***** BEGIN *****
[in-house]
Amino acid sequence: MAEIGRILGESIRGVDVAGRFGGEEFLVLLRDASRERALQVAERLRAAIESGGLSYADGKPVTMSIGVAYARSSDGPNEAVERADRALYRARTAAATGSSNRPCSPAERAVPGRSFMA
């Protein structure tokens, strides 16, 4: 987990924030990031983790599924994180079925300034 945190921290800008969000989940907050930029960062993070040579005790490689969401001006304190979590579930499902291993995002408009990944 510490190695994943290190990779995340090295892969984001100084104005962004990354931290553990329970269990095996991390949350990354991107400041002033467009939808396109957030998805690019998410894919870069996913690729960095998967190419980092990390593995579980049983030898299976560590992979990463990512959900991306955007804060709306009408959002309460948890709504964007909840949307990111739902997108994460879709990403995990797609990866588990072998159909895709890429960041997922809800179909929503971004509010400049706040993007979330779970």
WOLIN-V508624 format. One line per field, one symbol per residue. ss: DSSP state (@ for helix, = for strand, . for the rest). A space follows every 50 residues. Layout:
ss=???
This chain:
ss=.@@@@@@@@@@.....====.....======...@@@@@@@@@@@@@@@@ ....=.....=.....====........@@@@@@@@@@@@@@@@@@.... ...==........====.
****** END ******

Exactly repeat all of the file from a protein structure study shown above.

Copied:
[in-house]
Amino acid sequence: MAEIGRILGESIRGVDVAGRFGGEEFLVLLRDASRERALQVAERLRAAIESGGLSYADGKPVTMSIGVAYARSSDGPNEAVERADRALYRARTAAATGSSNRPCSPAERAVPGRSFMA
């Protein structure tokens, strides 16, 4: 987990924030990031983790599924994180079925300034 945190921290800008969000989940907050930029960062993070040579005790490689969401001006304190979590579930499902291993995002408009990944 510490190695994943290190990779995340090295892969984001100084104005962004990354931290553990329970269990095996991390949350990354991107400041002033467009939808396109957030998805690019998410894919870069996913690729960095998967190419980092990390593995579980049983030898299976560590992979990463990512959900991306955007804060709306009408959002309460948890709504964007909840949307990111739902997108994460879709990403995990797609990866588990072998159909895709890429960041997922809800179909929503971004509010400049706040993007979330779970």
WOLIN-V508624 format. One line per field, one symbol per residue. ss: DSSP state (@ for helix, = for strand, . for the rest). A space follows every 50 residues. Layout:
ss=???
This chain:
ss=.@@@@@@@@@@.....====.....======...@@@@@@@@@@@@@@@@ ....=.....=.....====........@@@@@@@@@@@@@@@@@@.... ...==........====.